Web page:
Most software will calculate them automatically as soon as you run your

regression model, for example, within a spreadsheet environment.

And all other things being equal, we like higher values of R squared.

We're explaining more variability and

we like lower values of Root Mean Squared Error.

If there's a low standard deviation of the residuals around the regression line,

that's tantamount to saying that there are residuals are low, they're small and

the points are therefore, close to the regression line, which is what we like.

So those are the two one number summaries that accompany most regression models.

Now perhaps, the most useful thing you can do with a Root Mean Squared Error

is to use it as an input into what we call a prediction interval.

So remember that when you have uncertainty in a process, you don't just want to

give a forecast, you want to give some range of uncertainty about that forecast.

That's just so much more useful than practice.

And with suitable assumptions, we can tie in Root Mean Squared Error

to come up with a prediction interval for a new observation.

So here's our assumption, we're going to assume that at a fixed value of X.

The distribution of points about the true regression line follows a normal

distribution.

So, another module has discussed the normal distribution.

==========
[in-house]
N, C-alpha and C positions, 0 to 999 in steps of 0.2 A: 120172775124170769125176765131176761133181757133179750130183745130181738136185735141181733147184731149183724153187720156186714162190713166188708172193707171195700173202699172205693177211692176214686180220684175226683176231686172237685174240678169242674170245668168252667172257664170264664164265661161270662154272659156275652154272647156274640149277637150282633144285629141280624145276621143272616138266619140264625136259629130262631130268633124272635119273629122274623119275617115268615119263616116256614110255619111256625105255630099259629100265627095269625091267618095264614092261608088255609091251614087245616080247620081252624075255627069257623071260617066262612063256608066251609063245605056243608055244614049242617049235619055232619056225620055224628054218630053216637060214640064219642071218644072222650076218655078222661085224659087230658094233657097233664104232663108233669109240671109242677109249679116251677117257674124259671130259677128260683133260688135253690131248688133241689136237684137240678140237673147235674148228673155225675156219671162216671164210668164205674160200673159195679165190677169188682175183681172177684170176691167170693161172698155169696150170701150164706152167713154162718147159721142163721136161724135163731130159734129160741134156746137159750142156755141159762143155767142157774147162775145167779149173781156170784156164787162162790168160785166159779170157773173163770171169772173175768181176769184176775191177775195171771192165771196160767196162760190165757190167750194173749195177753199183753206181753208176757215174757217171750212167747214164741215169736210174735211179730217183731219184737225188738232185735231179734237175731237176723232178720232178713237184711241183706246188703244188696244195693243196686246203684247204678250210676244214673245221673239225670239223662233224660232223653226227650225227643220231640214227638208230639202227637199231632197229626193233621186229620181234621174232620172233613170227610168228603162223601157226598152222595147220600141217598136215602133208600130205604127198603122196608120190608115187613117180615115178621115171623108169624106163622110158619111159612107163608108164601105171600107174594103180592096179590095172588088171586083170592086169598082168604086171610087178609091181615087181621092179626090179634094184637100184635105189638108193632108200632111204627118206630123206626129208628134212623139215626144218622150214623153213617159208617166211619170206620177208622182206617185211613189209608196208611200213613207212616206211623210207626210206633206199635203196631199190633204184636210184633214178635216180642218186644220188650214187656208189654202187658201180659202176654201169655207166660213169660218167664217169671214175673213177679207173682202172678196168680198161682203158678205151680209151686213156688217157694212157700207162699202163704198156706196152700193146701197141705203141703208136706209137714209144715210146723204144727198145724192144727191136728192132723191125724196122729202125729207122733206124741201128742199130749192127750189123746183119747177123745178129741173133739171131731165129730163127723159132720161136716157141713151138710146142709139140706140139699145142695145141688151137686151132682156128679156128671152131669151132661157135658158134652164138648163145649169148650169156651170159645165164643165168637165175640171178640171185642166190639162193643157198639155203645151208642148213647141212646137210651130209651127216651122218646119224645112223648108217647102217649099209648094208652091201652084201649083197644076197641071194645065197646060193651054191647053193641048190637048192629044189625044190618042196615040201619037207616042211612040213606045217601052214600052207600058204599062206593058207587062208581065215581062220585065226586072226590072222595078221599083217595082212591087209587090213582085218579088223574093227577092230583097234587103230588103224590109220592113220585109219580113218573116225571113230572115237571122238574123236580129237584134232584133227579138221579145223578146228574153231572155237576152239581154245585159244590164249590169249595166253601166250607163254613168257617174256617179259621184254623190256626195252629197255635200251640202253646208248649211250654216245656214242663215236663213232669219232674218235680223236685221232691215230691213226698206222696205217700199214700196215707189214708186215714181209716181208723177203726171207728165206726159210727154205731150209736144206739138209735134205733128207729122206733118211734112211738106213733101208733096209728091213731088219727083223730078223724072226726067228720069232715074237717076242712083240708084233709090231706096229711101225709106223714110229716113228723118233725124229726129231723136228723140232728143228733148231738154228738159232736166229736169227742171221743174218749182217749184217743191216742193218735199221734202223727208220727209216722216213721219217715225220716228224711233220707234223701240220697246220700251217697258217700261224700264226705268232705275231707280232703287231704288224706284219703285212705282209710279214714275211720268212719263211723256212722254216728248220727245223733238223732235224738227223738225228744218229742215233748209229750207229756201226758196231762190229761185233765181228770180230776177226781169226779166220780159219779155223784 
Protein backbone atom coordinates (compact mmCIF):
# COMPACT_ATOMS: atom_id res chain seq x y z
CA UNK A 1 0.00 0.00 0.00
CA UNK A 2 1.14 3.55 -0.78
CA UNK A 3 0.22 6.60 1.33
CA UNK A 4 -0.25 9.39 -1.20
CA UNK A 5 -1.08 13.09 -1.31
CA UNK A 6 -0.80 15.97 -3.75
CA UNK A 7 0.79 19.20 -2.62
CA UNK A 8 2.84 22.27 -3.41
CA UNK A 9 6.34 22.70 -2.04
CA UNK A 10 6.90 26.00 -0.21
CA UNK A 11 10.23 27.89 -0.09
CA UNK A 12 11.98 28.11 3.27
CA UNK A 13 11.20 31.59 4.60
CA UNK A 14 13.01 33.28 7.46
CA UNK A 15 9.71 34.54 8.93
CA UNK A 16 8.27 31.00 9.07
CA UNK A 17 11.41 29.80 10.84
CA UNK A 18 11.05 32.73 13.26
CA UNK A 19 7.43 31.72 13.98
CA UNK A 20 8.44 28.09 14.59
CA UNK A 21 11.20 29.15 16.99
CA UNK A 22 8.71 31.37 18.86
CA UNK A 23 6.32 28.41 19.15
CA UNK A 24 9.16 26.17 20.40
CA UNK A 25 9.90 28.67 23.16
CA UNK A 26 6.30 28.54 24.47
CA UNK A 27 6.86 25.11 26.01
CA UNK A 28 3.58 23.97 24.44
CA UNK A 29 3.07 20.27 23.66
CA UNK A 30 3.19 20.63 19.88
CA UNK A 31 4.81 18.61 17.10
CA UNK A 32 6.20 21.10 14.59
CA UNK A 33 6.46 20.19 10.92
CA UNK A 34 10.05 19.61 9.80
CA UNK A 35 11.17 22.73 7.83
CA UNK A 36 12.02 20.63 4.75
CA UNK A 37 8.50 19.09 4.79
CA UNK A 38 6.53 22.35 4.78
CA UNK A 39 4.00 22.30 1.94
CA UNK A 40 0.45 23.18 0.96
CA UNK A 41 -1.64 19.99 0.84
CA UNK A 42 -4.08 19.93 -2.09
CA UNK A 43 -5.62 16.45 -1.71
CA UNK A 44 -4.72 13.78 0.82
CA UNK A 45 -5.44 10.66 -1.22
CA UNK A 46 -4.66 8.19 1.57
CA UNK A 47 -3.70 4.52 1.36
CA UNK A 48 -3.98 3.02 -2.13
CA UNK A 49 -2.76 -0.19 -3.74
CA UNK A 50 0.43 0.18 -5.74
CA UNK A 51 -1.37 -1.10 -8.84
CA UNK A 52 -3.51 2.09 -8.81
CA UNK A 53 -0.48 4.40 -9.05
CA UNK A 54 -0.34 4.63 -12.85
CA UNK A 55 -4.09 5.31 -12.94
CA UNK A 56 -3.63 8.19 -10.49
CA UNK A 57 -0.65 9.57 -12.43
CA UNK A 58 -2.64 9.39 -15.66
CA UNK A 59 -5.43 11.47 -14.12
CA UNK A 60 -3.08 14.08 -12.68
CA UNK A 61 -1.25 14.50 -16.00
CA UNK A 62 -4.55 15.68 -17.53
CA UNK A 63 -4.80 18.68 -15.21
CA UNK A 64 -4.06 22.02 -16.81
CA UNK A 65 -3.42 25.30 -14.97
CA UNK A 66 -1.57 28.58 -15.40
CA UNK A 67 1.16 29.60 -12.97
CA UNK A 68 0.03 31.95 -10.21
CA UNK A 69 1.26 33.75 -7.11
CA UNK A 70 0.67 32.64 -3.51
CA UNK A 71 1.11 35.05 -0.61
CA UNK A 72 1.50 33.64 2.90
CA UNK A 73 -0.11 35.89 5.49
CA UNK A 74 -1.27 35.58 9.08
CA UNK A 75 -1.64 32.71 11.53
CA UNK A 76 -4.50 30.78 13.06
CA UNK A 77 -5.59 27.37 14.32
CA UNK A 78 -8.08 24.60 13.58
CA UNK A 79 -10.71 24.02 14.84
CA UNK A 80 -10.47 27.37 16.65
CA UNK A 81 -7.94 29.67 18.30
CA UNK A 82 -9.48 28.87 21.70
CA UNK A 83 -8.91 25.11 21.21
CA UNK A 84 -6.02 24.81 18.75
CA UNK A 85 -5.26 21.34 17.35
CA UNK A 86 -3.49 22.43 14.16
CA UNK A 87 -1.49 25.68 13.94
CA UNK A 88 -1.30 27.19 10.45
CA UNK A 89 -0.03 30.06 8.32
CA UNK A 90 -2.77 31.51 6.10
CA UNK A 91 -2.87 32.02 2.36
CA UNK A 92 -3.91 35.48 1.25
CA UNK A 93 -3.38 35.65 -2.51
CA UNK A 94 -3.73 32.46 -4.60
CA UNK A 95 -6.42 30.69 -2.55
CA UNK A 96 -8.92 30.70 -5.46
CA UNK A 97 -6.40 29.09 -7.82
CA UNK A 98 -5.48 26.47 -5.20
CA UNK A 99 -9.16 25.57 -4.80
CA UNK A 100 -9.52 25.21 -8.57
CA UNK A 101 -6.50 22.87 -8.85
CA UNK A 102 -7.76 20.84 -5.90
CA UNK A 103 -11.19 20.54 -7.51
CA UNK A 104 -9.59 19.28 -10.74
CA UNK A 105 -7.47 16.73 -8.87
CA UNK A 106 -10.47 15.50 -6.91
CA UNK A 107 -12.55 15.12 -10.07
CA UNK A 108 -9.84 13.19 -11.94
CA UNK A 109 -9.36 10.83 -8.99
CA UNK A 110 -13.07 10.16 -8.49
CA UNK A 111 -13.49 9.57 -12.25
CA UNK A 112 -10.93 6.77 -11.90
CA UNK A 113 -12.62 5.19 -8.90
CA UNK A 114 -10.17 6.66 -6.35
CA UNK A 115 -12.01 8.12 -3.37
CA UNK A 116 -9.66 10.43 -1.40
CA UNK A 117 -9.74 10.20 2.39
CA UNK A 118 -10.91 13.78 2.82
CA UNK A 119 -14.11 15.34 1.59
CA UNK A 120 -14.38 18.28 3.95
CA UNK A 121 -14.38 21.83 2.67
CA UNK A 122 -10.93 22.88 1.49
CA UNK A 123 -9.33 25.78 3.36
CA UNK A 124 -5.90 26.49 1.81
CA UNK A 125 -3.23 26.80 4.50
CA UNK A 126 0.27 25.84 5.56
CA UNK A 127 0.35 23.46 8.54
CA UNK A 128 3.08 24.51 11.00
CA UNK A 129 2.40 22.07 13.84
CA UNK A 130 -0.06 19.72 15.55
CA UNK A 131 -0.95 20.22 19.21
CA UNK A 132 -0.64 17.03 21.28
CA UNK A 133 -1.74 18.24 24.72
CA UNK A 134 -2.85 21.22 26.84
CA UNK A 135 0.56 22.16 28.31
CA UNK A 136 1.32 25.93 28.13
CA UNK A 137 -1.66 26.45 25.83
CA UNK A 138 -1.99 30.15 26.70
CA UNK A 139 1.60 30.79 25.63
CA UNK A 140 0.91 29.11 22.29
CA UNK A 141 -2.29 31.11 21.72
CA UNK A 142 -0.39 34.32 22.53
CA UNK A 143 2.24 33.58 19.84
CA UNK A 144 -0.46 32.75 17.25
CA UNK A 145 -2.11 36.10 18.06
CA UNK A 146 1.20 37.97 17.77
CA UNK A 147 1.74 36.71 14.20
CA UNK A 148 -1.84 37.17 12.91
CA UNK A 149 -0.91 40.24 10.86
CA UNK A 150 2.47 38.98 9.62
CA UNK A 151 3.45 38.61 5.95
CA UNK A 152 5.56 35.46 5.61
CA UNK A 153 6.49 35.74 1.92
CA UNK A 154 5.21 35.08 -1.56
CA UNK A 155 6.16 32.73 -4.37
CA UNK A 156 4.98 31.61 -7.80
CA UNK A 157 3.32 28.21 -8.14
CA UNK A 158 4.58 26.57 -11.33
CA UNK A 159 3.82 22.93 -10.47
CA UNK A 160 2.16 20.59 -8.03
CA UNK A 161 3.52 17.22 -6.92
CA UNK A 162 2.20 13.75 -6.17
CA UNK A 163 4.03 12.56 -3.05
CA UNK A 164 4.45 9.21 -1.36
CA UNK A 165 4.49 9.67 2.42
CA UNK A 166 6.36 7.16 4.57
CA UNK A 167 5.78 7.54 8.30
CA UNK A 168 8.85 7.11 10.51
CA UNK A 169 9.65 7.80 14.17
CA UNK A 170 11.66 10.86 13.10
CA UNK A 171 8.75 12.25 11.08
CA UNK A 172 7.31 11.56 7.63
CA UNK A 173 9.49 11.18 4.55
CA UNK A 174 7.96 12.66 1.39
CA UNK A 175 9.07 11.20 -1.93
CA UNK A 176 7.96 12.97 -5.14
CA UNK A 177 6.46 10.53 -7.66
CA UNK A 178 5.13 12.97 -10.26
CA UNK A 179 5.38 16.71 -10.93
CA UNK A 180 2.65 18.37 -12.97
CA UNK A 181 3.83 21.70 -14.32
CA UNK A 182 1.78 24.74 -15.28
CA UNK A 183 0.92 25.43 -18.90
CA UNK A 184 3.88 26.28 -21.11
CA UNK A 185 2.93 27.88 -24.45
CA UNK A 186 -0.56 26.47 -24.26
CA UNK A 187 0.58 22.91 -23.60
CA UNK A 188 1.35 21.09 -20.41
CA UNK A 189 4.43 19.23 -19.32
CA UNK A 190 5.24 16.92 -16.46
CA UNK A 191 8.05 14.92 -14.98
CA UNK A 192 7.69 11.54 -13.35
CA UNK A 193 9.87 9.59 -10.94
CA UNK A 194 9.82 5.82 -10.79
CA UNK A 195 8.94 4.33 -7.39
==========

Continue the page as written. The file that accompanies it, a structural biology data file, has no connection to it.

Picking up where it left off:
This is one of the places where normality assumptions are very common in

a regression context and what we're assuming is that the distribution of

the points about the true regression line has a normal distribution.

We'll talk about checking that in just a minute, but

let's work with that as an assumption.

Furthermore, that normal distribution is centered on the regression line.

So you can see in the graphic on the page, the assumption being shown to you.

So we believe there's no data here, because we're positing a true model, so

to speak.

So there's a true regression lying there at any particular value.

Let's take the left hand normal distribution.

Let's say, we took lots and lots of diamonds that weighed 0.15 of a carat.

What do we expect their distribution to look like around the regression line?

We expect the distribution of the prices to be normally distributed with the center

of the normal distribution sitting on top of the regression line and

we believe that's true for any value of X.

That's why one of the standard assumptions of a regression wall involves.

Furthermore, we're going to assume that all of these normal distributions

around the true line have the same standard deviation.

That's often termed the constant Variance assumption and with that assumption,

we can estimate that common variance,

the spread of the points about the line in the vertical direction with RMSE.

So RMSE will be our estimate of the noise in the system and

with this assumption of normality,

it's estimating the standard deviation associate with the normal distribution

that captures the spread of the points around the true regression line.

So on this slide, I've introduced an important assumption behind regression.

That of the normality of the points about the regression line.